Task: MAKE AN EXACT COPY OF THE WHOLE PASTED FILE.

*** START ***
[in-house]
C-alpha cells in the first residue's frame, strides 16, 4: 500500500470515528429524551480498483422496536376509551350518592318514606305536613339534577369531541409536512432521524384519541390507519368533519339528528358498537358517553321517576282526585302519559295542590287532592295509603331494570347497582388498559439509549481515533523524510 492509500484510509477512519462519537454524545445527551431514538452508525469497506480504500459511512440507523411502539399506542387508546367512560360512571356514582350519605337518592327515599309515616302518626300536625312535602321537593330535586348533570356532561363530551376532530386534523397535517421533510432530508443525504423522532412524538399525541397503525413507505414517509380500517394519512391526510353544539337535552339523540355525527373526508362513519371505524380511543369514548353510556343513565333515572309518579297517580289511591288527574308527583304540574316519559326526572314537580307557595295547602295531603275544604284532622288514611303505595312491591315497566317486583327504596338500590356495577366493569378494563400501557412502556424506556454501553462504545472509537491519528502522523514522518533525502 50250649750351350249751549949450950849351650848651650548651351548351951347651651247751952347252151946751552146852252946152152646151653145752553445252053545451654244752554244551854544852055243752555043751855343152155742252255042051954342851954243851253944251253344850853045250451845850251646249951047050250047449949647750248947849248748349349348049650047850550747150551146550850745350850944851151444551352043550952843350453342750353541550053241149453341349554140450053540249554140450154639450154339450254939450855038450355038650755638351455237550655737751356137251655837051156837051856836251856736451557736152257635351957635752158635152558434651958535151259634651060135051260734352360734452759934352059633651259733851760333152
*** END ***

[in-house]
C-alpha cells in the first residue's frame, strides 16, 4: 500500500470515528429524551480498483422496536376509551350518592318514606305536613339534577369531541409536512432521524384519541390507519368533519339528528358498537358517553321517576282526585302519559295542590287532592295509603331494570347497582388498559439509549481515533523524510 492509500484510509477512519462519537454524545445527551431514538452508525469497506480504500459511512440507523411502539399506542387508546367512560360512571356514582350519605337518592327515599309515616302518626300536625312535602321537593330535586348533570356532561363530551376532530386534523397535517421533510432530508443525504423522532412524538399525541397503525413507505414517509380500517394519512391526510353544539337535552339523540355525527373526508362513519371505524380511543369514548353510556343513565333515572309518579297517580289511591288527574308527583304540574316519559326526572314537580307557595295547602295531603275544604284532622288514611303505595312491591315497566317486583327504596338500590356495577366493569378494563400501557412502556424506556454501553462504545472509537491519528502522523514522518533525502 50250649750351350249751549949450950849351650848651650548651351548351951347651651247751952347252151946751552146852252946152152646151653145752553445252053545451654244752554244551854544852055243752555043751855343152155742252255042051954342851954243851253944251253344850853045250451845850251646249951047050250047449949647750248947849248748349349348049650047850550747150551146550850745350850944851151444551352043550952843350453342750353541550053241149453341349554140450053540249554140450154639450154339450254939450855038450355038650755638351455237550655737751356137251655837051156837051856836251856736451557736152257635351957635752158635152558434651958535151259634651060135051260734352360734452759934352059633651259733851760333152